Kavadas, Constantina (2003) The effects of risk disclosure and ad involvement on consumers' recall, behavioral intentions, attitude towards the ad and brand in DTC advertisements. Masters thesis, Concordia University.
During the past decade pharmaceutical companies have increased their direct to consumer advertising (DTC). Unlike advertisements of other products, these ads contain both the benefits and potential risks of the product. Similar to ads employing fear appeals as a method of persuasion, theories in fear appeals may be used to predict and explain the behavior of consumers exposed to varying amount of risk information. An experimental study was performed to examine the impact of risk disclosure variations in print ads on high and low involved participants and examine if a relationship between theories in fear appeal persuasion and risk disclosure in DTC advertising may exist. The study was a 2 (involvement level) x 3 (disclosure of risk information) factorial design. The dependant variables of the study were: recall of information, attitude towards the ad and brand, and behavioral intentions. Significant differences were observed between participants for recall of information and their attitude towards the brand. Moreover, findings from research in fear appeals used in advertisements were applicable in predicting some of the differences between high and low involved participants' attitudes towards the varying amounts of risk information.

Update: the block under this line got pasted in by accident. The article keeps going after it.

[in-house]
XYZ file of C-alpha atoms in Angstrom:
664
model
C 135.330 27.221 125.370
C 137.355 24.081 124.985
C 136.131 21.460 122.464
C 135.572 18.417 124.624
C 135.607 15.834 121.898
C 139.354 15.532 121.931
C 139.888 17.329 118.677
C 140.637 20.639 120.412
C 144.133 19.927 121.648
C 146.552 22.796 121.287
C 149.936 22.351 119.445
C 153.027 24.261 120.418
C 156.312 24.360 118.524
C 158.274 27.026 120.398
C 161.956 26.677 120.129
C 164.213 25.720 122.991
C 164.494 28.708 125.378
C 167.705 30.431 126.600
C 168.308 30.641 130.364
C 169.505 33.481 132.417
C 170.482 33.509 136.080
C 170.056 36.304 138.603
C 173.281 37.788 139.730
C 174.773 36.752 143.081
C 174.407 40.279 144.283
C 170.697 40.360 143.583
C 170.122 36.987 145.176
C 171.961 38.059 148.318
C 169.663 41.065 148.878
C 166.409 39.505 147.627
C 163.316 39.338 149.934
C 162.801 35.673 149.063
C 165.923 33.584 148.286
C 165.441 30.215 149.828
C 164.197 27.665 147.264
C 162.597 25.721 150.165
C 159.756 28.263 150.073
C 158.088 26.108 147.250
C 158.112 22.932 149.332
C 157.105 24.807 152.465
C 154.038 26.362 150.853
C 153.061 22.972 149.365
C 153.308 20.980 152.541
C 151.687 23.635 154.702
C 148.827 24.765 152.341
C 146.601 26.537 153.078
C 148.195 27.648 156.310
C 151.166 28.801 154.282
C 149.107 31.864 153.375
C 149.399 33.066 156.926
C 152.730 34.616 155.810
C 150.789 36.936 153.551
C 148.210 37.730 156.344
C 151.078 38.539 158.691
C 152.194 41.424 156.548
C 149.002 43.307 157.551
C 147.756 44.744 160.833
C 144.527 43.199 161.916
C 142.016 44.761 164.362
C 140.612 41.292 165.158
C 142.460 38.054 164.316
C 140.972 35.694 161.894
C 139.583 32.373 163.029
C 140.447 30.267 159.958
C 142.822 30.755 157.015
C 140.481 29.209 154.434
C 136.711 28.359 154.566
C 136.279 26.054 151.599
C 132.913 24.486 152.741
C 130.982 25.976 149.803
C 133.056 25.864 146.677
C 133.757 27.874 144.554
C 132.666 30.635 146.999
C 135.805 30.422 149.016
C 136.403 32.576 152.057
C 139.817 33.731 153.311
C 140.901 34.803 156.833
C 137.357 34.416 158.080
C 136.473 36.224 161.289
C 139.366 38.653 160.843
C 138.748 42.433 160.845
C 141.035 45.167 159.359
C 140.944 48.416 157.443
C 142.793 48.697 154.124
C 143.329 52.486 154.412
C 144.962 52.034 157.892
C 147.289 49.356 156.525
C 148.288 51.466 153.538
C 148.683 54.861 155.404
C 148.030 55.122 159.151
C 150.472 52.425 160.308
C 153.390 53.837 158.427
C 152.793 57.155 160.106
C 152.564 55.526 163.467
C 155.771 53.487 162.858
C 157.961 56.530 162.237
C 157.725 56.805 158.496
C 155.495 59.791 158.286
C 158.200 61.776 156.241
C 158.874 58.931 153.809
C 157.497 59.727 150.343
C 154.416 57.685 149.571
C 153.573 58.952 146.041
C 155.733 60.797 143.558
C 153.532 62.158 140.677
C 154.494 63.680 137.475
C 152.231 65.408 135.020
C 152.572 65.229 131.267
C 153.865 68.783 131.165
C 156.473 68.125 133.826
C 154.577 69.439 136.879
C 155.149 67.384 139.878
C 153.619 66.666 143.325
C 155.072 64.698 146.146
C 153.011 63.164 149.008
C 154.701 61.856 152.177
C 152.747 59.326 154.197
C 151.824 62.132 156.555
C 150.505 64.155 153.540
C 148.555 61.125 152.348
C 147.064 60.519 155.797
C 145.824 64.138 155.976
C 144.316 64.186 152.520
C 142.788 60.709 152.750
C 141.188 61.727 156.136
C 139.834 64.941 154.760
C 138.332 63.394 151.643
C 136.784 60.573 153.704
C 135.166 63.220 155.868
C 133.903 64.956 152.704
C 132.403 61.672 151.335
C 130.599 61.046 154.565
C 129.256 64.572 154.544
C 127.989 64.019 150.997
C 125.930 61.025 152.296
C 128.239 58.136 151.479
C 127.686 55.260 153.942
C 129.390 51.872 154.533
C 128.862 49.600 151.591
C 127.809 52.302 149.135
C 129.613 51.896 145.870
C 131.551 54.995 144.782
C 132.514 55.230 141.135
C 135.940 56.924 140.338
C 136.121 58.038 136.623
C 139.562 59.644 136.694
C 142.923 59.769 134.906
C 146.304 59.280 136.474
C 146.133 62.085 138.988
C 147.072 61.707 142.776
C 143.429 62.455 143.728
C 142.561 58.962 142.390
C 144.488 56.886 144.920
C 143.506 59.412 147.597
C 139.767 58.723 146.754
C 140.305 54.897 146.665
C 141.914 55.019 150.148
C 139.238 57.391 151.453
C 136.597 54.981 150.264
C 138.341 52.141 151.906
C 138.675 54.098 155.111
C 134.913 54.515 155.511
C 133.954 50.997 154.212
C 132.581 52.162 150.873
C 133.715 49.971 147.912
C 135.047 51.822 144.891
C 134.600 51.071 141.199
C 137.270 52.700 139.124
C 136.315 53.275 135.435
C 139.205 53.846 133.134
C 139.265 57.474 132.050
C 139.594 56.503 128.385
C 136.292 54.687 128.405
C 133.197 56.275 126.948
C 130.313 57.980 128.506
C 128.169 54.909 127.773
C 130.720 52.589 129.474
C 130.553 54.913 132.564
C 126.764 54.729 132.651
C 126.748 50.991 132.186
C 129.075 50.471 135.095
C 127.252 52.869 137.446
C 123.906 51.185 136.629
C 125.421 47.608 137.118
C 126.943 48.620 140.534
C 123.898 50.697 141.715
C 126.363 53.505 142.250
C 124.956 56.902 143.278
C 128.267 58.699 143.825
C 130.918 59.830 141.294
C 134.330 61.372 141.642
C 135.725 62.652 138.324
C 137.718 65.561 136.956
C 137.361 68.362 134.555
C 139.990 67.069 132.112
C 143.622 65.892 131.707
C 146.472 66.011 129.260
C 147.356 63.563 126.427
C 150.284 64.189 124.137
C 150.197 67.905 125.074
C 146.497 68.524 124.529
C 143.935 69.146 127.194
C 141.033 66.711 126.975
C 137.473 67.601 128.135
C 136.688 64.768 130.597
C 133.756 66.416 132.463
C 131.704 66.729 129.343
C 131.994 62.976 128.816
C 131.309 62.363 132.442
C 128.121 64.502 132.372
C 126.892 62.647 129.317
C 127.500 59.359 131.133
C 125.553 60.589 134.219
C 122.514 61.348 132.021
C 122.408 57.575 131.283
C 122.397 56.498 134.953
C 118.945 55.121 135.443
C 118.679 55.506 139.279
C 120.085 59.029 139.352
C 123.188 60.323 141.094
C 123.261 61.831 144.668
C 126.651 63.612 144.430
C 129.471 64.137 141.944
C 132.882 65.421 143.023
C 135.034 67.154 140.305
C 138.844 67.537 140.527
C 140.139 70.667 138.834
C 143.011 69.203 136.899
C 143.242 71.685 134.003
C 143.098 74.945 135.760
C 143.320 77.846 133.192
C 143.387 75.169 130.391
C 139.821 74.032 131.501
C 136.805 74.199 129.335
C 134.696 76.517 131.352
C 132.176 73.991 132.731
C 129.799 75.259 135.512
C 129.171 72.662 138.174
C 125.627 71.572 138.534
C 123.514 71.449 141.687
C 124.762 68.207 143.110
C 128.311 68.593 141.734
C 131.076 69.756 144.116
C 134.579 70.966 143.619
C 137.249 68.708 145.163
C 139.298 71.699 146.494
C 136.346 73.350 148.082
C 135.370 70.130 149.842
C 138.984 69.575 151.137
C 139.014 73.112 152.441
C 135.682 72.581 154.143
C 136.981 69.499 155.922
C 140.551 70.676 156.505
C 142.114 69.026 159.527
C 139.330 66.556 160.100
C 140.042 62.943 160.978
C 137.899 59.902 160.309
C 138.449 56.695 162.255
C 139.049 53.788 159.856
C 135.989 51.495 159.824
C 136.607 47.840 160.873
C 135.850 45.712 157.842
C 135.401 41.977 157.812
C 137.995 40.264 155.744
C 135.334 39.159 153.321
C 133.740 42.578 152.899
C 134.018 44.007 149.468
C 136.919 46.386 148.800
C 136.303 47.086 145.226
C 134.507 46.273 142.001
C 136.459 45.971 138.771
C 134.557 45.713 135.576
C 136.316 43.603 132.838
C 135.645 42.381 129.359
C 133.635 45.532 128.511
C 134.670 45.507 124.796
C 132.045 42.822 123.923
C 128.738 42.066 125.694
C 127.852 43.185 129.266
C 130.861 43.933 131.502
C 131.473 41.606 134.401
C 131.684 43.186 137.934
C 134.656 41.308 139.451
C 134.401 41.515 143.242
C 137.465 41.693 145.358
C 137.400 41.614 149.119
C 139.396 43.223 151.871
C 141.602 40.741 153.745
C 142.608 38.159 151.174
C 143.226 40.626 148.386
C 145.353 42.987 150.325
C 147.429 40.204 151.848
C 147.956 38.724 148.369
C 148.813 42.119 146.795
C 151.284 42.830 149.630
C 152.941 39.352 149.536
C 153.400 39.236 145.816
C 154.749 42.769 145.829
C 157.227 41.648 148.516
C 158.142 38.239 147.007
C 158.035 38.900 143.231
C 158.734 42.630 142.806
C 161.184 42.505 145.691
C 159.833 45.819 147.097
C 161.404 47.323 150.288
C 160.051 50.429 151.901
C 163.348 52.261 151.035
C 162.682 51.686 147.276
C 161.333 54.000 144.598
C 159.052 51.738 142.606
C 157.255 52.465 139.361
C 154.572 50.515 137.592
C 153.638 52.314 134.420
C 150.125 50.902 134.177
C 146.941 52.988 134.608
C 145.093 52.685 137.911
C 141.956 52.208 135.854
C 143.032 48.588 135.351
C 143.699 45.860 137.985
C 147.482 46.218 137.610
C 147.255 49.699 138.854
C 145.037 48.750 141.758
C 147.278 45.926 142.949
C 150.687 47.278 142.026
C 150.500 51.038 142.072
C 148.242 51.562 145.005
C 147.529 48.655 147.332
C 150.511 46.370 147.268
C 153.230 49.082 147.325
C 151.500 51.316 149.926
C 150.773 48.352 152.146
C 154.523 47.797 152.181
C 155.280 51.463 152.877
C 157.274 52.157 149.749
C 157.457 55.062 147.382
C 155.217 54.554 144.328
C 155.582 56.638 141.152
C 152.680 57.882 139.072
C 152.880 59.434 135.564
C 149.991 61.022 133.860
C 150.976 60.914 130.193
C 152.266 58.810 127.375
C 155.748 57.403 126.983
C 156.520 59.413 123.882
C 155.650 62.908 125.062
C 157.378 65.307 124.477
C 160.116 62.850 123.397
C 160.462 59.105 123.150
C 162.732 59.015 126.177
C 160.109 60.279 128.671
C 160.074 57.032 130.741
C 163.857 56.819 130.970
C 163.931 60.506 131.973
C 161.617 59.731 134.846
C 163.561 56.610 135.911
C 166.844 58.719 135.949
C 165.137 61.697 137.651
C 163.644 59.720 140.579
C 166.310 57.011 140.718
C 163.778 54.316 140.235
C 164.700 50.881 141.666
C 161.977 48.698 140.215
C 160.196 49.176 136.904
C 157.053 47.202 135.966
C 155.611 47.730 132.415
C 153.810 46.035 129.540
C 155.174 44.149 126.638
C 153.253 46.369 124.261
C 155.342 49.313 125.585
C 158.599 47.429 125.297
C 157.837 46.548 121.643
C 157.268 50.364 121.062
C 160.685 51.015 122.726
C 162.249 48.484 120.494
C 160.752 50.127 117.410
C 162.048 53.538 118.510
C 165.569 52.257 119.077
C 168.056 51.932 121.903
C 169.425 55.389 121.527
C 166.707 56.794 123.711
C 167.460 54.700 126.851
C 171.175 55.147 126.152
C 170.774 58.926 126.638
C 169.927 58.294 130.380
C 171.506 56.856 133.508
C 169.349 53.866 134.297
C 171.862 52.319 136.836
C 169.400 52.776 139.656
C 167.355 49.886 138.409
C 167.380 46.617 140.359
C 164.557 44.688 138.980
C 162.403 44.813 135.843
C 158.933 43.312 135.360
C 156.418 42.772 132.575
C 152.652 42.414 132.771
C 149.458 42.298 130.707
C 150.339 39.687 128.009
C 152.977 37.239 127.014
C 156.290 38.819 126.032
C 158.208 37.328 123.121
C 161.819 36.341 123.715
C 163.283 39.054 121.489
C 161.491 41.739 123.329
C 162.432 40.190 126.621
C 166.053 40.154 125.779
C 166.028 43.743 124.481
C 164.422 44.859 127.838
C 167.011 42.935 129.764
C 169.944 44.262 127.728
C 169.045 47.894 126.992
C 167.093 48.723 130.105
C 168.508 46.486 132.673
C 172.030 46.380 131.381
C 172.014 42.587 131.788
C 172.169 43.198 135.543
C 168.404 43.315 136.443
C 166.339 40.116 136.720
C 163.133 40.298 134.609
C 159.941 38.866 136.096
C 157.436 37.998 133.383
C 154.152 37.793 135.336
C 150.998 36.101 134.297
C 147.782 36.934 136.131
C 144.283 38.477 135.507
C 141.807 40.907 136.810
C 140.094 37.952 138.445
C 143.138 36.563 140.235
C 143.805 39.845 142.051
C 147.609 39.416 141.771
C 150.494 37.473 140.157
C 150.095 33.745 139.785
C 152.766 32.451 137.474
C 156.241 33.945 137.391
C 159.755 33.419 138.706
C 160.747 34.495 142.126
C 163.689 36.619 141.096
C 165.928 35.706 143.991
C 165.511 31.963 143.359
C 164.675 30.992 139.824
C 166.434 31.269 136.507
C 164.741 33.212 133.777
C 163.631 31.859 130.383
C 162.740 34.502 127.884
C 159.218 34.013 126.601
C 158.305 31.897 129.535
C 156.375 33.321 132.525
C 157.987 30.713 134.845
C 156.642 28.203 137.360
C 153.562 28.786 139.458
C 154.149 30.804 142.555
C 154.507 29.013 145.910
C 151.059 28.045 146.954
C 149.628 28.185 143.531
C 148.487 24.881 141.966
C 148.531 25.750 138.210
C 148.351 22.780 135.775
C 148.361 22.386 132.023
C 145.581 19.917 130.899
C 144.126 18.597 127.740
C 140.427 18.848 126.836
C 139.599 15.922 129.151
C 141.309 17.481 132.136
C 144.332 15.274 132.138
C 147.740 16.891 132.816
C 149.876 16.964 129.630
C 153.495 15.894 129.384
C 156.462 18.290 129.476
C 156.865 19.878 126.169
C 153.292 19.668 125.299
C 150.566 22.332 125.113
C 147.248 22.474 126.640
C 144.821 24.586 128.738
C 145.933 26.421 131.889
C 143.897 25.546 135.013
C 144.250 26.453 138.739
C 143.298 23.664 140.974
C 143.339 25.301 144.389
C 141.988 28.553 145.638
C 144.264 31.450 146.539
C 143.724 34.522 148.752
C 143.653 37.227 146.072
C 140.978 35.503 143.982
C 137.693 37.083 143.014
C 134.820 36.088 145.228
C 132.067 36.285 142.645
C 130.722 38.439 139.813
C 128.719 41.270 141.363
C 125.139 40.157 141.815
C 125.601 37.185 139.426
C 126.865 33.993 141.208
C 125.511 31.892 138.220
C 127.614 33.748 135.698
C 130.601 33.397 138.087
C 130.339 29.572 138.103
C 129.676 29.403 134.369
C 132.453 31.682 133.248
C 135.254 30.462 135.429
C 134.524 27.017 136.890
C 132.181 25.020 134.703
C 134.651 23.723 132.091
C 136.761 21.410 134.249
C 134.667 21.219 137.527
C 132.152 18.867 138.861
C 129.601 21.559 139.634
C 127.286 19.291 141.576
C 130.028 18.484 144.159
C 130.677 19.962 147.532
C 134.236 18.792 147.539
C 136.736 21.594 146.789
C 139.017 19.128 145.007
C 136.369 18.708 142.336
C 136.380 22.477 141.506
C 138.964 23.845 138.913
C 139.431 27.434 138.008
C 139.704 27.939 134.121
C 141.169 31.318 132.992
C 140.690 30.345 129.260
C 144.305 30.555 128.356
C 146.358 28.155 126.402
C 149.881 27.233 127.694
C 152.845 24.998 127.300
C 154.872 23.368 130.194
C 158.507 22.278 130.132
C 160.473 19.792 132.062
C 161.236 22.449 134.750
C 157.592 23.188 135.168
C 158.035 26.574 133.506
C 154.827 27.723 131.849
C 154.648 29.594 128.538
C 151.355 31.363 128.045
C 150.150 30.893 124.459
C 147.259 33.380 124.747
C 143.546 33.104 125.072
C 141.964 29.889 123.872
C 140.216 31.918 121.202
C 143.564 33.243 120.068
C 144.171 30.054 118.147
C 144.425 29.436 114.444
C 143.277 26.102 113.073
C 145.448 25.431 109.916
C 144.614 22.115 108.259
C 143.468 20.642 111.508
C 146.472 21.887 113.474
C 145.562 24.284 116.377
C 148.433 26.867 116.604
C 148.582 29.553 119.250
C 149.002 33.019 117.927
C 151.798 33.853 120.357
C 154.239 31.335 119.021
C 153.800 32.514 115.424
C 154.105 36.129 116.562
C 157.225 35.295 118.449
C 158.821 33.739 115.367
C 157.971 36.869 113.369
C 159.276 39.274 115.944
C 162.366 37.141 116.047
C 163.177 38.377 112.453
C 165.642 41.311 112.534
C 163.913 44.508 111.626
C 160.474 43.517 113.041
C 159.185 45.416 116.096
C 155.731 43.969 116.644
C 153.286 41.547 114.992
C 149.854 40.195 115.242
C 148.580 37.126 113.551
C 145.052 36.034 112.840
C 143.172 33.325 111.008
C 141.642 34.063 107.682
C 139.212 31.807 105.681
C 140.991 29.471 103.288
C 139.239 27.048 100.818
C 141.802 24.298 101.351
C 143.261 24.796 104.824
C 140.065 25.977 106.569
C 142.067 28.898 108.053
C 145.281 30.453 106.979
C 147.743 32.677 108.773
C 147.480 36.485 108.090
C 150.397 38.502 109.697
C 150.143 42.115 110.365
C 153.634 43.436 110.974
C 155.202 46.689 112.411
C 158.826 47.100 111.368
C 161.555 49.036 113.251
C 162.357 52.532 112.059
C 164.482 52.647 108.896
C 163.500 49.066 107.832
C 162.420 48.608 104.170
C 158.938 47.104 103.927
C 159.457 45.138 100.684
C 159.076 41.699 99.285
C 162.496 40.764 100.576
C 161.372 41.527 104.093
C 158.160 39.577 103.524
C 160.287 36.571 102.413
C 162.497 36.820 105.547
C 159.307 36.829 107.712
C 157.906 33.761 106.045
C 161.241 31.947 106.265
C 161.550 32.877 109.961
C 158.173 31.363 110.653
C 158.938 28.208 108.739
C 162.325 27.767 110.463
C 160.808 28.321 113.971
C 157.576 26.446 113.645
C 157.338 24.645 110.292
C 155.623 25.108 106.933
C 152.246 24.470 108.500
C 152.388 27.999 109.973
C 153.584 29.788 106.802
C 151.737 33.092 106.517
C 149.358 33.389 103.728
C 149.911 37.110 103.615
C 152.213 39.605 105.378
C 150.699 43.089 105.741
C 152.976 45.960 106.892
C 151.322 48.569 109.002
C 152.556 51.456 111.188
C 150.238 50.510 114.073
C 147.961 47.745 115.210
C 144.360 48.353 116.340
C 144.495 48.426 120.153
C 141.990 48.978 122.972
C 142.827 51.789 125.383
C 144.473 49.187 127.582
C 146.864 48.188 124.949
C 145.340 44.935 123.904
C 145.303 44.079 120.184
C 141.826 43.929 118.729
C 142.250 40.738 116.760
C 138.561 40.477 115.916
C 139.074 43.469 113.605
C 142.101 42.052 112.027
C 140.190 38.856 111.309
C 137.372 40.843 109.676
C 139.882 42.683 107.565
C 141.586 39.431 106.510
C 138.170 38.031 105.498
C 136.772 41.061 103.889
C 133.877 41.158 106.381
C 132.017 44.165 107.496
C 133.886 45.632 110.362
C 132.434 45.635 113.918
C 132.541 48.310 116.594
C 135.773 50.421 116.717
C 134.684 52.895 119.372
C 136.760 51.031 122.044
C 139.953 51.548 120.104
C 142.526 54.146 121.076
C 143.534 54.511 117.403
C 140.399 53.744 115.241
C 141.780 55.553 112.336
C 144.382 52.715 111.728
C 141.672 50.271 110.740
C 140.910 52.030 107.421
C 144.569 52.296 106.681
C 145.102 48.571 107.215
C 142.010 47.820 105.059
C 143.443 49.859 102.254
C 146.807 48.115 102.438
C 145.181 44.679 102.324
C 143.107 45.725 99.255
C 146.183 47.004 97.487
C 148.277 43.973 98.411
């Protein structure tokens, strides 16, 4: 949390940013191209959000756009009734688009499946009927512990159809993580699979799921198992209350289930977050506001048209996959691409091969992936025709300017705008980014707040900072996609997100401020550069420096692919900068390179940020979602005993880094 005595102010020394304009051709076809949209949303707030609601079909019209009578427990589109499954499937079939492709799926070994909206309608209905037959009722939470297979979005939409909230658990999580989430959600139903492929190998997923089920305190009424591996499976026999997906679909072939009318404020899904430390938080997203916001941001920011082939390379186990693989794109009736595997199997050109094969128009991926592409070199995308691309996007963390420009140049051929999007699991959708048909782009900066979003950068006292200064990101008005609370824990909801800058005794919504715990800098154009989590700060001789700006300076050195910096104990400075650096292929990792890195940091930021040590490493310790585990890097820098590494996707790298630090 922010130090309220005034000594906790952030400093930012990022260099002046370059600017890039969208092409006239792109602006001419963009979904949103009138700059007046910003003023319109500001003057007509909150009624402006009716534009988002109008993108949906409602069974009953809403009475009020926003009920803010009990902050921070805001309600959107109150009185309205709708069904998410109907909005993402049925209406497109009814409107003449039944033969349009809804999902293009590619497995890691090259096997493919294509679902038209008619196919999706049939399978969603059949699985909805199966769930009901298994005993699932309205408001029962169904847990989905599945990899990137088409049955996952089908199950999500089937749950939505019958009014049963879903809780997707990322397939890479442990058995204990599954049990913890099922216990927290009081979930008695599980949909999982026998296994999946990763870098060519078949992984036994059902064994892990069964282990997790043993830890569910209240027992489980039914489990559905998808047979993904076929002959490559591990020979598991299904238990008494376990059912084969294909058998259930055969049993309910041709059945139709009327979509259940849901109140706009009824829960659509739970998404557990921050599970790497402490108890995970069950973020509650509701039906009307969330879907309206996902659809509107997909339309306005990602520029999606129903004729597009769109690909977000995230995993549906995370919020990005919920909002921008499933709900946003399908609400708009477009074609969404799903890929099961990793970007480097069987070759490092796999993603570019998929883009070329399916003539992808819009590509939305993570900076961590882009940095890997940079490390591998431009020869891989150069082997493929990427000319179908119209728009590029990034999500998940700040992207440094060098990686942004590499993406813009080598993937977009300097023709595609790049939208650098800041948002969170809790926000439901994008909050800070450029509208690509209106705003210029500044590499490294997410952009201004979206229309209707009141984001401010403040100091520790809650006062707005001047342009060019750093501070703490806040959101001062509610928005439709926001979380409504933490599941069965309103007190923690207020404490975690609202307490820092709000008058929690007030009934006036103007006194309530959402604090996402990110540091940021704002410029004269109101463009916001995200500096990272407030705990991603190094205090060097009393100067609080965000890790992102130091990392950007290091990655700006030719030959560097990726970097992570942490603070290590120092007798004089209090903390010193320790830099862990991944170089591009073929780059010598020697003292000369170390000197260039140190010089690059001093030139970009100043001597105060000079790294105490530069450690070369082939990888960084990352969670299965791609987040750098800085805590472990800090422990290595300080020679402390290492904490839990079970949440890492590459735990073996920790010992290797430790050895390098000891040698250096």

|Divisions:||Concordia University > John Molson School of Business|
|Item Type:||Thesis (Masters)|
|Pagination:||x, 94 leaves : ill. ; 29 cm.|
|Degree Name:||Theses (M.Sc.Admin.)|
|Program:||John Molson School of Business|
|Thesis Supervisor(s):||Katsanis, Lea Prevel|
|Deposited By:||Concordia University Libraries|
|Deposited On:||27 Aug 2009 17:24|
|Last Modified:||04 Nov 2016 19:47|
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